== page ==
Wednesday, October 29, 2008

TWIC (Transportation Worker Identification Credential) deployment delayed due to power surge

According to the website, the required compliance date for some TWIC users has been pushed back to December 1st (from Octber 31st) due to a power surge event at the MD facility housing the central computers that drive the system.

TWIC credentials are the result of the post-September 11 plan to secure all US ports and transportation facilities with a single unified credential. As noted on the TSA website, the cards use the following technologies to verify identity and provide information security:

Dual Interface Integrated Circuit Chips (ICC) that can be read by either inserting the card in a slot in a "contact" card reader; or, holding the card within 10 centimeters of a "contactless" card reader (Also know as desfire)

  • Magnetic Stripe that is read by "swiping" the card through a magnetic stripe card reader

  • Linear Bar Code used to quickly identify items by scanning the codes with an optical reader

The TWIC program is a huge step forward for port security. The cards will most assuredly provide the level of identity verification that our security services have needed for quite some time.

We say: Although the TWIC does have inherently fraud-proof features, why not increase the security of the internal ICC chip by protecting it with the SkimSAFE Electromagnetically Opaque Sleeve? The SkimSAFE costs less than $5 (far less than the $100+ price for each TWIC) and it provides a priceless level of security to the cardholder and a boost to the integrity of the system as a whole.

SkimSAFE protects TWIC, CAC, PIV, and many other cards including RFID cards used in the private sector for facility access control and logical access to PC workstations. It's the smart choice for users of contactless cards. The electromagnetically opaque sleeve is available here in packs of 25.

Monday, October 20, 2008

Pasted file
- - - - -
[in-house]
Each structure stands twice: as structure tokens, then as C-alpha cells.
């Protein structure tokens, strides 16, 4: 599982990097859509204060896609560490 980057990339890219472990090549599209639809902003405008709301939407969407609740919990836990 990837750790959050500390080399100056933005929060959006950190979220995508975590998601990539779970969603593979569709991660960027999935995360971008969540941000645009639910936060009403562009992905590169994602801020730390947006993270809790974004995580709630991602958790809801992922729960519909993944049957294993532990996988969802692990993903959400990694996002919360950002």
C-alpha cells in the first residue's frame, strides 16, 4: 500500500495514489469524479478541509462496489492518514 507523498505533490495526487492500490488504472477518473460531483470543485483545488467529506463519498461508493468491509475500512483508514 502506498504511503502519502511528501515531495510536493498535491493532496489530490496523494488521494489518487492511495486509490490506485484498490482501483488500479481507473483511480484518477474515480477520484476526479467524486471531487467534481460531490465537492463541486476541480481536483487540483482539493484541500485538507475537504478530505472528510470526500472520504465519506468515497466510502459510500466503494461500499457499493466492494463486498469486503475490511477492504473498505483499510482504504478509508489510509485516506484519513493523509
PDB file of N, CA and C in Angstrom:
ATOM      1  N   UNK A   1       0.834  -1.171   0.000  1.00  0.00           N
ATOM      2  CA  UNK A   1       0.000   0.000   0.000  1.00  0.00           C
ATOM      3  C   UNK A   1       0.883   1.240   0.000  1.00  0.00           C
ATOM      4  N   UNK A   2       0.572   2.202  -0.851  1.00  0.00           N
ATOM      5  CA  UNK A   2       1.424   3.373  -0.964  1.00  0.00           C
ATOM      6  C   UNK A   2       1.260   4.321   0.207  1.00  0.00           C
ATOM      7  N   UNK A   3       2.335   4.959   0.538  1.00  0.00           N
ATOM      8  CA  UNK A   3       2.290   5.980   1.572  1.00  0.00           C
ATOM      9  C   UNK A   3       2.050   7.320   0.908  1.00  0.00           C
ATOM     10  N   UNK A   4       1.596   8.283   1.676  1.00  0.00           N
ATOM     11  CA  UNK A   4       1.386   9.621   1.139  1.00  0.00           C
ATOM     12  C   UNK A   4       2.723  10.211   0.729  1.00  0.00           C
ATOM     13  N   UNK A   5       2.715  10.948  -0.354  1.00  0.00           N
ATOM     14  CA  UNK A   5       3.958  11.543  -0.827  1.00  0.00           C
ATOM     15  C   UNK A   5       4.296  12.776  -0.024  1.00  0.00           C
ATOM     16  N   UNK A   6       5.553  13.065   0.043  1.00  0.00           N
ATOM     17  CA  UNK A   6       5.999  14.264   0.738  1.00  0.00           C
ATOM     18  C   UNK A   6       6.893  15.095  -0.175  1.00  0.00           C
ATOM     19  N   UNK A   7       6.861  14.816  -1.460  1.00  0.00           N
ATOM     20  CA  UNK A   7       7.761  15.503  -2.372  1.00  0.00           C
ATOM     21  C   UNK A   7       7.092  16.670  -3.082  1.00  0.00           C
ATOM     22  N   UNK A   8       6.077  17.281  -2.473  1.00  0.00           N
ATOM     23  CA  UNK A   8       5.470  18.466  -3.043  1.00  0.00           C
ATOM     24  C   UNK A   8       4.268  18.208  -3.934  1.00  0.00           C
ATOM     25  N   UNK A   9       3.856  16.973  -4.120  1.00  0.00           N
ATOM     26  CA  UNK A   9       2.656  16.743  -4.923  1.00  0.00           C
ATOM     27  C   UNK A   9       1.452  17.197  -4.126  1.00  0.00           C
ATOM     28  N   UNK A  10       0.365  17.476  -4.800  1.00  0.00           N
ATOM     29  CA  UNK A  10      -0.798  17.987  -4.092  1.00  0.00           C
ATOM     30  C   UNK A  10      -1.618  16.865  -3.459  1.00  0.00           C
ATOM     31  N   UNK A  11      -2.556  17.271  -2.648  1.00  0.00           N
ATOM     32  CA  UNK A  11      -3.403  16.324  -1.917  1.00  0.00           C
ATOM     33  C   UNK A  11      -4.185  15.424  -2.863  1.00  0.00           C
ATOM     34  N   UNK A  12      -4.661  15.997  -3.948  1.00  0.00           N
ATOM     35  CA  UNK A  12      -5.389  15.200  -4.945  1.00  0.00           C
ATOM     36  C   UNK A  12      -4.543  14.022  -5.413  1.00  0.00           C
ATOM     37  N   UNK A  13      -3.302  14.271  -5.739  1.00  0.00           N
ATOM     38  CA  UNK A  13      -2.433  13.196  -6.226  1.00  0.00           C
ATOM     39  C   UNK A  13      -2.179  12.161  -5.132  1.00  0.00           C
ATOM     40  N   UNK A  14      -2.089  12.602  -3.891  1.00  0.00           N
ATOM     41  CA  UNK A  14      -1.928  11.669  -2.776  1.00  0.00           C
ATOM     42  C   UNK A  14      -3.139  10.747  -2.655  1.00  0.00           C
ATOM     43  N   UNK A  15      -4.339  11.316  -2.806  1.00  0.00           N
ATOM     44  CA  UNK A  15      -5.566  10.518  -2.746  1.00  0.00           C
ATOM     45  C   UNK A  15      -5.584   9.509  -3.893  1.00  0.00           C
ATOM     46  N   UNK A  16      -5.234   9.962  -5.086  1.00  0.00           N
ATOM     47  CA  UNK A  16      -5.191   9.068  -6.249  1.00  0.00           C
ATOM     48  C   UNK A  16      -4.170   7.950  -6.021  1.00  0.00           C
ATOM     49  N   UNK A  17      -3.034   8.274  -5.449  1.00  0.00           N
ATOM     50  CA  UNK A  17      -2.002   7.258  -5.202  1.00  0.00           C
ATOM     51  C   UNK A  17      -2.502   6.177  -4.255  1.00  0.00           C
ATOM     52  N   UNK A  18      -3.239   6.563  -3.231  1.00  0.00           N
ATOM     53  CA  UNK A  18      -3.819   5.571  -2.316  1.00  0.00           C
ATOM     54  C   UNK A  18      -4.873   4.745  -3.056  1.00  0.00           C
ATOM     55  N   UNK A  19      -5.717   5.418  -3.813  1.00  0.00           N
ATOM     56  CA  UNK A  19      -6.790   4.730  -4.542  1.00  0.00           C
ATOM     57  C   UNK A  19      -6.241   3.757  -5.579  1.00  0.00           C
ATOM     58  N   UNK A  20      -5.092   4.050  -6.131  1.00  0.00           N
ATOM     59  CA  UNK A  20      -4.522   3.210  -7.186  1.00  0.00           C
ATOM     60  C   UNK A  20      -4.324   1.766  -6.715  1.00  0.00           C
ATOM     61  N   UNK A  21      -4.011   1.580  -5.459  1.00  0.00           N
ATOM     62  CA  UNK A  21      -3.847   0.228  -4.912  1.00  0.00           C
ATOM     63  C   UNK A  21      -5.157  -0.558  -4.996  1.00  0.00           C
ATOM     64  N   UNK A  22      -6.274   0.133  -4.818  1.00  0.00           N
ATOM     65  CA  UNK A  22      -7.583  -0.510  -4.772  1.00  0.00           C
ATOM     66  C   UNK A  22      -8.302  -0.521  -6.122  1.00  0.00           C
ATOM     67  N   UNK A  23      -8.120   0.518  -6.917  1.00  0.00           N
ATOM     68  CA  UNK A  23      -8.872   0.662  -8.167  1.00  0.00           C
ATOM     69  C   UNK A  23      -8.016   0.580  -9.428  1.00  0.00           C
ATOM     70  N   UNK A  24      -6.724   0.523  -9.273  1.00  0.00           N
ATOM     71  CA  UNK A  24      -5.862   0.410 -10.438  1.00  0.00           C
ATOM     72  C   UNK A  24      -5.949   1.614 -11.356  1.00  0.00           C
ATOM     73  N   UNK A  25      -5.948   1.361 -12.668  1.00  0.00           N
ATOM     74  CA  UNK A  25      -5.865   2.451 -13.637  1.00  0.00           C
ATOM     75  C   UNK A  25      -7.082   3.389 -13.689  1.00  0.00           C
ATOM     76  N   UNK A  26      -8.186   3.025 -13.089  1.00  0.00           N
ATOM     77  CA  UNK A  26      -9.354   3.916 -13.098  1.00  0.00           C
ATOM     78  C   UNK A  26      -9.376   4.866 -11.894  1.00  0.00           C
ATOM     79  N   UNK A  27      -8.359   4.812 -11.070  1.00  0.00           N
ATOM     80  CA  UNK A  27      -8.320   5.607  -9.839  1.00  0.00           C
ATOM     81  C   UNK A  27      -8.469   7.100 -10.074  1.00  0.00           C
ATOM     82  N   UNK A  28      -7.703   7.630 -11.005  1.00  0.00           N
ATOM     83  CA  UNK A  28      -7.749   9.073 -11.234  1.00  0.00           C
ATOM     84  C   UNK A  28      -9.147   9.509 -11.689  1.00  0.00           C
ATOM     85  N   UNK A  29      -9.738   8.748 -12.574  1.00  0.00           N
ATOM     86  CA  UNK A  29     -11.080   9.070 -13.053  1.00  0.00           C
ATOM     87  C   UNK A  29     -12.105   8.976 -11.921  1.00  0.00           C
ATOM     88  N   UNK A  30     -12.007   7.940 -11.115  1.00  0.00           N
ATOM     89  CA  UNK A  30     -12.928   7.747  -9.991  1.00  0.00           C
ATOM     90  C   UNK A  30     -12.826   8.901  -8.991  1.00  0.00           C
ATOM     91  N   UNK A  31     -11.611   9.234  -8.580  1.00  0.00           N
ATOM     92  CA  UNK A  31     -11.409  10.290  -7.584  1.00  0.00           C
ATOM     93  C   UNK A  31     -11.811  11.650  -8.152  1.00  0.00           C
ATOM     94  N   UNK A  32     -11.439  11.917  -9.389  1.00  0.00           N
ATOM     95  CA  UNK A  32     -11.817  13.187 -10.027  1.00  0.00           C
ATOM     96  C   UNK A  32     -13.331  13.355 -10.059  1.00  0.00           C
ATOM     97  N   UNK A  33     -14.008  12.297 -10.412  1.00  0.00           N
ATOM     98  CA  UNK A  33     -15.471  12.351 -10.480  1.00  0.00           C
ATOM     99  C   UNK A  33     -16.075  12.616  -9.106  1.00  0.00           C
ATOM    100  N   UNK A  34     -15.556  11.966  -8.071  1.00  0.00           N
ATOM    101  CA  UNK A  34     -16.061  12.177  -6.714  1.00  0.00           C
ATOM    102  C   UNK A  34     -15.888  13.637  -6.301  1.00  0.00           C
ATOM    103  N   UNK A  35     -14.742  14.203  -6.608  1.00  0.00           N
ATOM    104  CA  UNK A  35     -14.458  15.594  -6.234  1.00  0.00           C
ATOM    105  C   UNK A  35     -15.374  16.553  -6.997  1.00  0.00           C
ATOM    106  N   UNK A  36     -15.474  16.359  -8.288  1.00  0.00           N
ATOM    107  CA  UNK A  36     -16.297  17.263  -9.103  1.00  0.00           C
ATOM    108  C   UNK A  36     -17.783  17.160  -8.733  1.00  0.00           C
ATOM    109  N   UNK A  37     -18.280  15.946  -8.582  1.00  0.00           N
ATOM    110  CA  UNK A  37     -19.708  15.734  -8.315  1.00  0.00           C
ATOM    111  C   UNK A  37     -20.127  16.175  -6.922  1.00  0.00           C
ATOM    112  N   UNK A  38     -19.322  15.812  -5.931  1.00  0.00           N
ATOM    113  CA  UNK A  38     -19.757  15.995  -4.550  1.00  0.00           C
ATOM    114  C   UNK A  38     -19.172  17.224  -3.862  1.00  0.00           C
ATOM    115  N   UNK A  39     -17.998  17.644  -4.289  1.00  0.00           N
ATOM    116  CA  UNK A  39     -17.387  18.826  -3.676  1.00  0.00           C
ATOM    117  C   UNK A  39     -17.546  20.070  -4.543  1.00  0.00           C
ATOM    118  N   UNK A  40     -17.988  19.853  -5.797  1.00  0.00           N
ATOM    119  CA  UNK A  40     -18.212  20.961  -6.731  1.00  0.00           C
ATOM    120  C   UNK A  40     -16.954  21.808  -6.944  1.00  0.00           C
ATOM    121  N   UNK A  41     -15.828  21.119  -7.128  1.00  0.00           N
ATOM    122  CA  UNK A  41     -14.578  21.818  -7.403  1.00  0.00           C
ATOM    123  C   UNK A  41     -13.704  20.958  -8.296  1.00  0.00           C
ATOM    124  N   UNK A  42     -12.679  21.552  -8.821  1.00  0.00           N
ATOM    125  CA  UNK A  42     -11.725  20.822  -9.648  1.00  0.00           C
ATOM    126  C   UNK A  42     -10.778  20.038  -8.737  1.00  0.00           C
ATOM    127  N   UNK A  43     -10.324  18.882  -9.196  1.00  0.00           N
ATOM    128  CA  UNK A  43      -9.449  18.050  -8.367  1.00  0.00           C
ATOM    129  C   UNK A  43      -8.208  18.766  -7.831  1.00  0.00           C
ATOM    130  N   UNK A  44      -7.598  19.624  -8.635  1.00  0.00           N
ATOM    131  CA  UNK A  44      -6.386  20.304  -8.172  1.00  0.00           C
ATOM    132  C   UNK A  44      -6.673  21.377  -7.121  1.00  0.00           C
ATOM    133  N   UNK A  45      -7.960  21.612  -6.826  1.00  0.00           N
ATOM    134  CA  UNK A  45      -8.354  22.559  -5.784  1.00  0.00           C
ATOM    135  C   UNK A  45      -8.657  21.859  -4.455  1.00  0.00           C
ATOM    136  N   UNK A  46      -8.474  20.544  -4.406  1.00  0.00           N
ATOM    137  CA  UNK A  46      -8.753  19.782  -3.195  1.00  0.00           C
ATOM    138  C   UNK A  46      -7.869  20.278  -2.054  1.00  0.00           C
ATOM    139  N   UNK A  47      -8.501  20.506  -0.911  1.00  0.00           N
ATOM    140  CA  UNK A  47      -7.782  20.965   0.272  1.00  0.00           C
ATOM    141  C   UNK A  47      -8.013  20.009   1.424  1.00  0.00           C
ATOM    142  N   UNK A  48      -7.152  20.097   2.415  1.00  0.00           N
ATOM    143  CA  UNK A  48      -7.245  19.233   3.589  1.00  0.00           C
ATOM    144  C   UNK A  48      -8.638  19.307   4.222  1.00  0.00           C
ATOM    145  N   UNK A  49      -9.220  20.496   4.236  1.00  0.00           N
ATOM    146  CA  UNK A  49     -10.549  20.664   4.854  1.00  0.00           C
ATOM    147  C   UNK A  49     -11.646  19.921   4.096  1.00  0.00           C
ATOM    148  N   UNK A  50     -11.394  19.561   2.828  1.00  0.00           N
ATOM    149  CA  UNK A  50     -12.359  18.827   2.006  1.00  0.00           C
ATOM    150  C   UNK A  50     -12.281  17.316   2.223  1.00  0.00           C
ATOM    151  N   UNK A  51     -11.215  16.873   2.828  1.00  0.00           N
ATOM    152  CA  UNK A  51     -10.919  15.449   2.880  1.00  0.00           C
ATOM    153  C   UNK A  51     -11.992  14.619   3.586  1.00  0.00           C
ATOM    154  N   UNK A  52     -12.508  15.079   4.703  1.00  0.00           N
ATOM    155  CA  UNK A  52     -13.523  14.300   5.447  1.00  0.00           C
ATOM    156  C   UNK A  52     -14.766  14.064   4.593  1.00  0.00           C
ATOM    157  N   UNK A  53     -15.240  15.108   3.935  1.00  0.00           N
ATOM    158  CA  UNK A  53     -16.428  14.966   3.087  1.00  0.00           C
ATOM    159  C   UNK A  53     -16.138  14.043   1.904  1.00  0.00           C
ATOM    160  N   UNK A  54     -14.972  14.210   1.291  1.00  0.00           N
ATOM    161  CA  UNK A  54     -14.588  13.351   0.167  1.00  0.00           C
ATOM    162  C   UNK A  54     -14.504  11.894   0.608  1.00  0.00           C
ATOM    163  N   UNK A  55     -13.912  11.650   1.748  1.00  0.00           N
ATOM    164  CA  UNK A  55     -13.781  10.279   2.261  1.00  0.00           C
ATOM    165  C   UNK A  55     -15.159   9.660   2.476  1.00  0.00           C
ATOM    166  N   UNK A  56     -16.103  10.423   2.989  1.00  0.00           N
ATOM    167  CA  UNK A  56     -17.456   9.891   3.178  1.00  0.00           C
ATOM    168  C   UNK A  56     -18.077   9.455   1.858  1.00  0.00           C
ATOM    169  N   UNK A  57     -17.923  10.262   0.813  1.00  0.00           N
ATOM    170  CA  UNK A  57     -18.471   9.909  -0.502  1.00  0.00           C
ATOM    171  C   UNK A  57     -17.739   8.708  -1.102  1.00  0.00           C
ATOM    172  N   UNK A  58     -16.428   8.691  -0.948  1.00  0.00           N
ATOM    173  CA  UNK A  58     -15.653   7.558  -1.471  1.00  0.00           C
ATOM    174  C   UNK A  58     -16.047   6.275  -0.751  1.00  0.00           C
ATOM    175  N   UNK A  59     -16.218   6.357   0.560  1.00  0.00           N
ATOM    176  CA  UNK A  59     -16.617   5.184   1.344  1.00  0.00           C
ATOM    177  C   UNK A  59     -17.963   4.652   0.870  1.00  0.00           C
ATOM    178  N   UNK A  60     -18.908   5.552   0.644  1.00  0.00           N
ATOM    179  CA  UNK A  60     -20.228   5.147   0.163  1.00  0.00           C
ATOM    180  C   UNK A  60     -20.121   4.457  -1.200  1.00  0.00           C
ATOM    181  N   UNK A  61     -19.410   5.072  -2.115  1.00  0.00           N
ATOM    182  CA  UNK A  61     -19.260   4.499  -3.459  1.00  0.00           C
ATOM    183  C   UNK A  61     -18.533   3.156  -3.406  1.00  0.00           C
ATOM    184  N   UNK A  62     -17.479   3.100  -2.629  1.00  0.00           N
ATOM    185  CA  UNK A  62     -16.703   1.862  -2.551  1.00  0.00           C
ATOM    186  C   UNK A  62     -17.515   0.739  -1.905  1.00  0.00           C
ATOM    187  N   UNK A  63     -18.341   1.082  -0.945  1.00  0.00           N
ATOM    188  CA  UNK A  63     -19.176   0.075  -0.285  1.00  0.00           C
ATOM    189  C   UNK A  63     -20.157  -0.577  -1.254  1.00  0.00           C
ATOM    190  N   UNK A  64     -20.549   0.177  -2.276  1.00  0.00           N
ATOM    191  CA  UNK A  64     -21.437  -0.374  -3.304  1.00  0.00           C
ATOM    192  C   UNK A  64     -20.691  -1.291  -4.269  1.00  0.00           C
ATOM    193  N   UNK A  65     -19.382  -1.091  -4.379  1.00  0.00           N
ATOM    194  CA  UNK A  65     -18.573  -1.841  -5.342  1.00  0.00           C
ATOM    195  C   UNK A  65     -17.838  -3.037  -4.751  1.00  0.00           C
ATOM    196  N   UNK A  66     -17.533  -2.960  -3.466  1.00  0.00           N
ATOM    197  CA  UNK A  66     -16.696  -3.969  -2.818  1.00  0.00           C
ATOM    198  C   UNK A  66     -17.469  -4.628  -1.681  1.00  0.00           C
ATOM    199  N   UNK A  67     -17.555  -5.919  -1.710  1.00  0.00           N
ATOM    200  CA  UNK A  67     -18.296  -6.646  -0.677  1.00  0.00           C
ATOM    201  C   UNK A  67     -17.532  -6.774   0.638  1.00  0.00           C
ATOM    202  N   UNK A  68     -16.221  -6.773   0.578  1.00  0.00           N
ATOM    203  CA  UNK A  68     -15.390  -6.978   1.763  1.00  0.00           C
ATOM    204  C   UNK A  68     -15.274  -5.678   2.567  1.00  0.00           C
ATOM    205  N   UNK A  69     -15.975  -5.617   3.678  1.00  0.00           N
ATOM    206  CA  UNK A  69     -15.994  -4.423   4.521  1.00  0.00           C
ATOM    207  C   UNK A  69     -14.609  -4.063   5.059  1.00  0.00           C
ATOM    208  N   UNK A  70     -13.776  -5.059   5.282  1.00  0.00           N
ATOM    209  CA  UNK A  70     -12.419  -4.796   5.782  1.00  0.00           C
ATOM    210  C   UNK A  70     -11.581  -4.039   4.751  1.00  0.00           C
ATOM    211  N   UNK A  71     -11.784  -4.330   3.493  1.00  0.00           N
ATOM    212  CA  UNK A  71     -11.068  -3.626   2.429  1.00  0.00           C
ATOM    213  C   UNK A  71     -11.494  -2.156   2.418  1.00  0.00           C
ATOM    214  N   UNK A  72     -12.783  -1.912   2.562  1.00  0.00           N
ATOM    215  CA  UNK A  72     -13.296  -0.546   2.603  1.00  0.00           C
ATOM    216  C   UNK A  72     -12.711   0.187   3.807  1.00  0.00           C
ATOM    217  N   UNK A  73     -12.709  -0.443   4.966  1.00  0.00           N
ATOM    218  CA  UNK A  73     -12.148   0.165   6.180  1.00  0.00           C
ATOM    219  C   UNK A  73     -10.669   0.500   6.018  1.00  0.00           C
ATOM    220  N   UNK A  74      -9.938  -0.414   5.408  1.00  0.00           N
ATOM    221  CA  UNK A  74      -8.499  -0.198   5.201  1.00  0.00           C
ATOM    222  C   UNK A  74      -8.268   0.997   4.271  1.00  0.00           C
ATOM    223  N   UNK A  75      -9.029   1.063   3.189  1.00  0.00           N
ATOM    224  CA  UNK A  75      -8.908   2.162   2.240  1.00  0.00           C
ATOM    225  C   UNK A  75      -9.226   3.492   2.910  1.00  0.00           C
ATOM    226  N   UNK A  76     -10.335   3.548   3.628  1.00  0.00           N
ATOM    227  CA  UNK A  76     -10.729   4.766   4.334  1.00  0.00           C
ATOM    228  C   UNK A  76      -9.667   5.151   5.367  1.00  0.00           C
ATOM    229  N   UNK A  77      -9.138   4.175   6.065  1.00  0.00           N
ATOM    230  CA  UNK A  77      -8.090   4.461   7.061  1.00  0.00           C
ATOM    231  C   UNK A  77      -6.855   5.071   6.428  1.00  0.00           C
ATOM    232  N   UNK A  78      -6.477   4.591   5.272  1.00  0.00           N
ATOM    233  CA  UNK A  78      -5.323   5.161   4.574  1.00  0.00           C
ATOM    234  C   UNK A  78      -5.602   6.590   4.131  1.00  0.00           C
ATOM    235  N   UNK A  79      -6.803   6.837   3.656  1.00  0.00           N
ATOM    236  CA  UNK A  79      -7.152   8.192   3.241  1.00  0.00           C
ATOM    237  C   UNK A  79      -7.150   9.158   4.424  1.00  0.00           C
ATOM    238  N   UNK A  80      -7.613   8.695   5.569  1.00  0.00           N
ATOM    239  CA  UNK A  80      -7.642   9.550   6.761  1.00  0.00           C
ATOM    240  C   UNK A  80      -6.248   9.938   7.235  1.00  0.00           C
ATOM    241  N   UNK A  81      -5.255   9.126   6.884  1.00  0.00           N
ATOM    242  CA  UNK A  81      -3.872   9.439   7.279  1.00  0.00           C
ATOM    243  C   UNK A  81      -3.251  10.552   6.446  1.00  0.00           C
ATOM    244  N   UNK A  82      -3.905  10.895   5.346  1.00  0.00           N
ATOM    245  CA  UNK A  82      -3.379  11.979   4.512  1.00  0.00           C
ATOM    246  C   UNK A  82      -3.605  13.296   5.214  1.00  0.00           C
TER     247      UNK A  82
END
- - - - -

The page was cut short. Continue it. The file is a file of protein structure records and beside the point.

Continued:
CredEx Promo Credential Set

We recently manufactured this lanyard, badge holder, and credential for a marketing promotion and thought we would give you a look. It's a sweet set. Check out these features:

- 100% recycled fabric
- Reflective background
- Glow-in-the-dark ink
- One spot ink each side
- Many configurations are available

Oversize Badge Holder
- Glow-in-the-dark ink
- Spot ink
- Custom sizes are available

Jumbo Credential
- 4-color full bleed printing
- Fixed and variable data
- Offered as service or on-site

Interesting? Call for samples or visit Credential Express

Thursday, October 16, 2008

Why doesn't media get photo ID right?

Last month GM was running their "Employee Pricing" sales program to boost sales. I noticed the poster at the local Chevy dealership showed a bunch of employee photo ID cards, but the corners were square, not rounded. How did the advertising folks not catch this?

Below is the opening sequence for the TV show "Chuck". Pretty clever. Not a bad badge, but I would expect a last name somewhere. And I'm sure not protecting the barcode from making a copy would never be a problem. The high quality of employees at office stores would never swipe in a time clock for each other!

There there is the ID badge above meant to replicate "The Office" photo ID. What's up with this? Is it still 1984? When was the last time any company used an ID that was not PVC? The size is even non-standard. And the setting is a remote office, so wouldn't it be sweet if they had to "swipe the old time clock" every day?

Sigh...maybe I've just become a photo ID geek.

Monday, October 13, 2008

The cost of forged ID cards

Terrorist organisations operating in Kashmir could be asking their cadres to carry forged voter’s identity cards purportedly issued by governments of southern States, including that of far-flung Kerala, to possibly demonstrate that they have a pan-India support for their cause, official sources said.

The State police here have received faxed copies of the purportedly Kerala-issued electoral ID cards recovered from the bodies of suspected militants killed in an encounter with the security forces in the Lolab valley on October 7 and later on October 11. (more here)

We say: Customers often ask the cost of ID card security features and then elect to cut costs by not utilizing the available technologies. Do you think a few extra dimes or nickels is a good investment when it can save lives? And it is not just a problem for other outposts in other parts of the world!

Card File